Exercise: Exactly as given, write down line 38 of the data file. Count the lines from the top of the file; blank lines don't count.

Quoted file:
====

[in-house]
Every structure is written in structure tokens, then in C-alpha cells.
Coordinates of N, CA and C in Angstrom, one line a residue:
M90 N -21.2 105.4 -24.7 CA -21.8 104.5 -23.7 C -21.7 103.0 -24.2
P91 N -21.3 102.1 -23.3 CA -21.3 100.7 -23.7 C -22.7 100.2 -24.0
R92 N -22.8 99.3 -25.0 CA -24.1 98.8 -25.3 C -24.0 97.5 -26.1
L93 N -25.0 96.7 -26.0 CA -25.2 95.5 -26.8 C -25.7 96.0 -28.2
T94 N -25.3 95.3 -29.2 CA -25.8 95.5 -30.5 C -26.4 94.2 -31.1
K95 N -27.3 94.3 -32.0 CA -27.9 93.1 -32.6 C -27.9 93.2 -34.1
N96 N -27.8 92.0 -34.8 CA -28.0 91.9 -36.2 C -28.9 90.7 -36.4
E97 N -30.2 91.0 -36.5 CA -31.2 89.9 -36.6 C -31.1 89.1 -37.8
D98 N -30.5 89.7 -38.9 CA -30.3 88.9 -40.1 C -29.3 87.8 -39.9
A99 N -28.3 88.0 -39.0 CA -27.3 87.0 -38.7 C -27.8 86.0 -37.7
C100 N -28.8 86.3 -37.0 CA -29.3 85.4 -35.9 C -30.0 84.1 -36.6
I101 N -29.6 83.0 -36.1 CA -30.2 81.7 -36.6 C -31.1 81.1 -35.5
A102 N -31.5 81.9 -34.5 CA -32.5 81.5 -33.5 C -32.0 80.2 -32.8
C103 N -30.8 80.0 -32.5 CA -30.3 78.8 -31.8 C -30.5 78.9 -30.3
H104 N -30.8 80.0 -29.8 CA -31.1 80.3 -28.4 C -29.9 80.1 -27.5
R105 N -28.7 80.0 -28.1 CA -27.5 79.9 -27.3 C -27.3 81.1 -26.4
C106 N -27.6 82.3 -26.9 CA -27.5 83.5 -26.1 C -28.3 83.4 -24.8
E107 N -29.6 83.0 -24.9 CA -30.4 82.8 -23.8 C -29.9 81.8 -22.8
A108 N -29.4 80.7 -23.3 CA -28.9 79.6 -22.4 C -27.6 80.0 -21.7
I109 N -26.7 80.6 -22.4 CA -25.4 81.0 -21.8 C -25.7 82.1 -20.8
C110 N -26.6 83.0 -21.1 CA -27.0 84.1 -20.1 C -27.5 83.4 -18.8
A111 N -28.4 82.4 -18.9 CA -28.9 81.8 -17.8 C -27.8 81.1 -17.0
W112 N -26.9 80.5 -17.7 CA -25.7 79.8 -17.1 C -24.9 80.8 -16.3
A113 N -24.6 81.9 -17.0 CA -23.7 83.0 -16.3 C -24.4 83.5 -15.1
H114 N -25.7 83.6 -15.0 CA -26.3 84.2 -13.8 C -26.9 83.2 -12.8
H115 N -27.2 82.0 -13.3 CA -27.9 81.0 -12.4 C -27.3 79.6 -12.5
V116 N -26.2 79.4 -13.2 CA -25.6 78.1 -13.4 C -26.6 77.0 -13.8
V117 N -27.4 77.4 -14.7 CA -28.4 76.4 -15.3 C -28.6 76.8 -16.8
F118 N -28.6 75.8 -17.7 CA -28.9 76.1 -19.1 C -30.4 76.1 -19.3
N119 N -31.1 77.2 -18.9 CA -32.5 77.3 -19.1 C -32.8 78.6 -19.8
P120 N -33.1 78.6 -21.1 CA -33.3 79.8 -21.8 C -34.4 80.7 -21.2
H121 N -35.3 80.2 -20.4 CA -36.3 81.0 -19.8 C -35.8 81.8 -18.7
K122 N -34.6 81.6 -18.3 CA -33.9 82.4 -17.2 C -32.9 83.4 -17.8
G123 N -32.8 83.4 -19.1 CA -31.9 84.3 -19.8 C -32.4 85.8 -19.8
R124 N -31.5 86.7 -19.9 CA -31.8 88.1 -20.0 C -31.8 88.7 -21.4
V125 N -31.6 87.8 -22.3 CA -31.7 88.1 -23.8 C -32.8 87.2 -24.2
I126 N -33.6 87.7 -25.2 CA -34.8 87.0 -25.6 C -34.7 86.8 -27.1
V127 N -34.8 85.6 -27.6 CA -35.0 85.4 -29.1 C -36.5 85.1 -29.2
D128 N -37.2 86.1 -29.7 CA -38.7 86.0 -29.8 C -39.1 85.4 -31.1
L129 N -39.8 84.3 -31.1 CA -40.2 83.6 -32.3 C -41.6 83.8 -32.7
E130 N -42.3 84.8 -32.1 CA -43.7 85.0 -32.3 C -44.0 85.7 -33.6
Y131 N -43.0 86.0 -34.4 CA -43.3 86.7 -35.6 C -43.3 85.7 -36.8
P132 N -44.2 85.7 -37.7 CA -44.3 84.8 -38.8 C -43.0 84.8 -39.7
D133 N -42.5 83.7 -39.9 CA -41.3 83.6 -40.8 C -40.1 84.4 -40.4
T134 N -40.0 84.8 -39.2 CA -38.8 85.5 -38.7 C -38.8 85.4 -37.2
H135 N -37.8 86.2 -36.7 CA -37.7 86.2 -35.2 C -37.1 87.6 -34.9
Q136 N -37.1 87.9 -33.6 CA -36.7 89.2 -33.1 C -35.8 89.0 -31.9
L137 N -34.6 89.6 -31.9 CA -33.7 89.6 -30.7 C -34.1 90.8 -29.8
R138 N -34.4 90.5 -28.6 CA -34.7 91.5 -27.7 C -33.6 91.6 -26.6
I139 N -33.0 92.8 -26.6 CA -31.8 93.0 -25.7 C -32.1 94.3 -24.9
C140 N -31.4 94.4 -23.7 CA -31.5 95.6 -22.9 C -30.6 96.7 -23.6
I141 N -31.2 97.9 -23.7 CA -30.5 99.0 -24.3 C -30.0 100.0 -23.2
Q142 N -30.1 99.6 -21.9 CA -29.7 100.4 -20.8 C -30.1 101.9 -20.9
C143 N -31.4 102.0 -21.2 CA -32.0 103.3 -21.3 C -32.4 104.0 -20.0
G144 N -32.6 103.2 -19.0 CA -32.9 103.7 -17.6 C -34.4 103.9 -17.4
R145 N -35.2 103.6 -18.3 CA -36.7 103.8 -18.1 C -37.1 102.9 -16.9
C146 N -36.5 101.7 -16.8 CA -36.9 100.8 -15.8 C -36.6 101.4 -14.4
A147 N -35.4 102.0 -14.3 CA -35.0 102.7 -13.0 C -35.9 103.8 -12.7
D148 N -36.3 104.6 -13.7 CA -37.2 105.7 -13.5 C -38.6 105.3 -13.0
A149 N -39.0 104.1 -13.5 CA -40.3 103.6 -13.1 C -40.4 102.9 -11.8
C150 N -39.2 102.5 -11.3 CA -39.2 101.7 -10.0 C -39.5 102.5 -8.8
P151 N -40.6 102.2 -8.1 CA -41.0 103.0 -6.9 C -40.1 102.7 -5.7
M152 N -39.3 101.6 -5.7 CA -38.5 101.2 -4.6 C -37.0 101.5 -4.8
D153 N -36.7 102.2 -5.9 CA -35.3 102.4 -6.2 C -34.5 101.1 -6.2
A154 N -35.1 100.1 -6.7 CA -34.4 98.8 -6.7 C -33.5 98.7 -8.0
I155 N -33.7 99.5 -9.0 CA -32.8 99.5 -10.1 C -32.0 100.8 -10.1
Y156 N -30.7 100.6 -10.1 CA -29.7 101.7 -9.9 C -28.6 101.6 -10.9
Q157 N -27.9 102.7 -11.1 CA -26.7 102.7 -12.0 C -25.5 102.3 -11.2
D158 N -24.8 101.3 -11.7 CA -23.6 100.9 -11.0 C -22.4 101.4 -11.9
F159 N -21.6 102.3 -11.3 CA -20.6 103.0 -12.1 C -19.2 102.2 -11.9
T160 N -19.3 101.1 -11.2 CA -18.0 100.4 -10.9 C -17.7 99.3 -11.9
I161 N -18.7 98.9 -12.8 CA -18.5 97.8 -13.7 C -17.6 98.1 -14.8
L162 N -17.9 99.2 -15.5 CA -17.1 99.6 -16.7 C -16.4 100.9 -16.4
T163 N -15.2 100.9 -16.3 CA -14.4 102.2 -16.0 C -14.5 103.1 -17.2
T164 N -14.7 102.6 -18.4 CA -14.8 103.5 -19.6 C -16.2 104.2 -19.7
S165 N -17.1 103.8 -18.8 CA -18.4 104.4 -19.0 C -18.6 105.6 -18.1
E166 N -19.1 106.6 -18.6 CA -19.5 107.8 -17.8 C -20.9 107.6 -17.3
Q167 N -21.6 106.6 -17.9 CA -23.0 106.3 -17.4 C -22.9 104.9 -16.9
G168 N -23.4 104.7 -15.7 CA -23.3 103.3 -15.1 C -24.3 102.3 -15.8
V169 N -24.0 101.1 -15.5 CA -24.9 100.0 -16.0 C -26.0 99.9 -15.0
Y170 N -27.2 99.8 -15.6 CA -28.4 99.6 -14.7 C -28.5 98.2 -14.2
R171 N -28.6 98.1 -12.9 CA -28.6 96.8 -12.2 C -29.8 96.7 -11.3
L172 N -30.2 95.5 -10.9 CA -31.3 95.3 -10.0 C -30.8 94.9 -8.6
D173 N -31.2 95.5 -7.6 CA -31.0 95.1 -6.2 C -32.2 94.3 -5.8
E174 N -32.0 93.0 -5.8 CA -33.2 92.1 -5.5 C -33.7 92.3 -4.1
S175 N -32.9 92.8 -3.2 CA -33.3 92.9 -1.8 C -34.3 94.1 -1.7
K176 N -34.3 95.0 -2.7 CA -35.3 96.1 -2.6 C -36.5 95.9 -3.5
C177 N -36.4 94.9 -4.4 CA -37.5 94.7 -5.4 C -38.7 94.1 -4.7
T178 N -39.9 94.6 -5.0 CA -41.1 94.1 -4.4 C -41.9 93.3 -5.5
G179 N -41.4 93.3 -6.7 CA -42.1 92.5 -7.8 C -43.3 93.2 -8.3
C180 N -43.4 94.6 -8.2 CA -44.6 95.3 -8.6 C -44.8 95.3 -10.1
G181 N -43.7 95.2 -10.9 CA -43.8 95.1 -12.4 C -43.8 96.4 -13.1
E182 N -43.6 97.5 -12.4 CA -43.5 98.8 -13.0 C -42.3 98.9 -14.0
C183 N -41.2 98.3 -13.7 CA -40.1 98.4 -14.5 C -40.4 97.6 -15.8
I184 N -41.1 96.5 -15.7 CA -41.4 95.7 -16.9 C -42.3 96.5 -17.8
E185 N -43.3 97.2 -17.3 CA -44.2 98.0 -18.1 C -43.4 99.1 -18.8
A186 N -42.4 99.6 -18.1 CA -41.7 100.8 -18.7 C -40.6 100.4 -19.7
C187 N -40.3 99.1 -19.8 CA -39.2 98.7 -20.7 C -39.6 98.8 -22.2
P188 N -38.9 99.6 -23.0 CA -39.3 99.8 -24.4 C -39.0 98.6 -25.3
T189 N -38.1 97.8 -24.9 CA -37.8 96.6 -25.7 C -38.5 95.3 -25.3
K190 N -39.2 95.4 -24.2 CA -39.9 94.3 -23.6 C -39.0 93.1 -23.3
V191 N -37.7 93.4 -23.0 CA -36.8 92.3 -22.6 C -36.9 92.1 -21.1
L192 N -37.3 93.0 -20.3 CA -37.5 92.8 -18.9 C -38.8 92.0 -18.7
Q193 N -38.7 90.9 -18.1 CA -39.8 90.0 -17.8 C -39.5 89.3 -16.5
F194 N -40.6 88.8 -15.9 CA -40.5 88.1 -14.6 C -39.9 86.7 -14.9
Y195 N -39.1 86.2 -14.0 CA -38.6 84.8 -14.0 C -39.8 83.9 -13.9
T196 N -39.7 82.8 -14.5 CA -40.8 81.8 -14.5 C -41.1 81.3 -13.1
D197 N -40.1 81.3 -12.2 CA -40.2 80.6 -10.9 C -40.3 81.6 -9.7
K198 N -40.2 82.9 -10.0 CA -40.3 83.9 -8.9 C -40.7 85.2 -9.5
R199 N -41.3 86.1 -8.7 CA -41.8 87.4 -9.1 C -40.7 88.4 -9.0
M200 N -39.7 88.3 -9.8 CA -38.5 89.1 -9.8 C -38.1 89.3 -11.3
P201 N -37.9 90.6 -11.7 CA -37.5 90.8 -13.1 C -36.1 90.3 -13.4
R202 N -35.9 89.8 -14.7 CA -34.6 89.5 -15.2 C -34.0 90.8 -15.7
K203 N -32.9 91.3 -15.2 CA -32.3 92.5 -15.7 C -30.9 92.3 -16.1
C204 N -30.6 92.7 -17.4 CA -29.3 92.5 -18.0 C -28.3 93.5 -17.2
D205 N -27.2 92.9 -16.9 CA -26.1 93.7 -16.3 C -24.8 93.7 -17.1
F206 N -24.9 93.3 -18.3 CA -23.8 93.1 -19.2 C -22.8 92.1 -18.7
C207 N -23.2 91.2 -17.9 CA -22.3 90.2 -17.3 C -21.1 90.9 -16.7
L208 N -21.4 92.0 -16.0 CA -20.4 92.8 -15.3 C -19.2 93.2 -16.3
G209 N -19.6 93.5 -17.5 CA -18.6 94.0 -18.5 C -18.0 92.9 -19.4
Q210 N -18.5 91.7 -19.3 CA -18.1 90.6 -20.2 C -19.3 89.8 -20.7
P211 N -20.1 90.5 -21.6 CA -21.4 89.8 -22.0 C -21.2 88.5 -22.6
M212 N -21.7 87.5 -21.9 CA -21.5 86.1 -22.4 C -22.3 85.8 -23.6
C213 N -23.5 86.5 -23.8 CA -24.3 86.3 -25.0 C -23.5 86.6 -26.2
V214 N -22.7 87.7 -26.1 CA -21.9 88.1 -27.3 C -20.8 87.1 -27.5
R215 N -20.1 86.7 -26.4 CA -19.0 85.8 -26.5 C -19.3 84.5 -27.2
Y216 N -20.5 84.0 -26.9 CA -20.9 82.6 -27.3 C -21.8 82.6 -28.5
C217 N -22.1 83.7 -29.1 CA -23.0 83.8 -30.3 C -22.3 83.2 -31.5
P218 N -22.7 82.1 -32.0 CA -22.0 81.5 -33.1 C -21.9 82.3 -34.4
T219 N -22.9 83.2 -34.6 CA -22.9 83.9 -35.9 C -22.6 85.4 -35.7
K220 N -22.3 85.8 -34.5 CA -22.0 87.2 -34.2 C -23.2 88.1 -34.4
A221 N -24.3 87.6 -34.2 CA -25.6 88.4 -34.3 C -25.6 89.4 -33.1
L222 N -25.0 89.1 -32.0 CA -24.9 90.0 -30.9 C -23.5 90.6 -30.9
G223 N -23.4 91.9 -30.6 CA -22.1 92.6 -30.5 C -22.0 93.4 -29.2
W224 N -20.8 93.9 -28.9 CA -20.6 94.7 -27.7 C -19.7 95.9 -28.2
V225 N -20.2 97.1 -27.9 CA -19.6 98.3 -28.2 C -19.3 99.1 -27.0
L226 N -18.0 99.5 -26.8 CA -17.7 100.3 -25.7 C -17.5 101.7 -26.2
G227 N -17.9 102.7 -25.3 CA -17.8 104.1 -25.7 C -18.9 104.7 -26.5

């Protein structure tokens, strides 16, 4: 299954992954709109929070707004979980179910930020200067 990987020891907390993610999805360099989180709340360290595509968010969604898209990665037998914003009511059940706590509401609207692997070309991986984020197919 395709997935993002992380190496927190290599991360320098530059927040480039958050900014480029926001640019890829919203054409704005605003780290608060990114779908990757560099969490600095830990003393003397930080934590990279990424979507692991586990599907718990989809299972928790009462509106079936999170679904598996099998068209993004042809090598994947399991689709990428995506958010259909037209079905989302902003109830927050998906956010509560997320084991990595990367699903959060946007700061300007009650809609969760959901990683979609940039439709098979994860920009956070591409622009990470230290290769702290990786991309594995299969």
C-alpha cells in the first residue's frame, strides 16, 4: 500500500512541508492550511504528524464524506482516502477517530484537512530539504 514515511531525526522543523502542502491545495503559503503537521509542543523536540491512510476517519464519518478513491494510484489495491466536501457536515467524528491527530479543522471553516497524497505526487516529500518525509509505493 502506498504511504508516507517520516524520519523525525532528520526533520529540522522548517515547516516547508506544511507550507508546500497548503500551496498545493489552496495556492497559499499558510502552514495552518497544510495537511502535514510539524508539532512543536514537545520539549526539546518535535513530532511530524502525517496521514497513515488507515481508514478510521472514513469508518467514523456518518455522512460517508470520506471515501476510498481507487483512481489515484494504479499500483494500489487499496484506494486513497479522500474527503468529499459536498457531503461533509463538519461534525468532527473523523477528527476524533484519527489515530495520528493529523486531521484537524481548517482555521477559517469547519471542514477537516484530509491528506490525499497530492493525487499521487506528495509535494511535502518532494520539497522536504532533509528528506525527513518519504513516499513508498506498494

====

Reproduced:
R124 N -31.5 86.7 -19.9 CA -31.8 88.1 -20.0 C -31.8 88.7 -21.4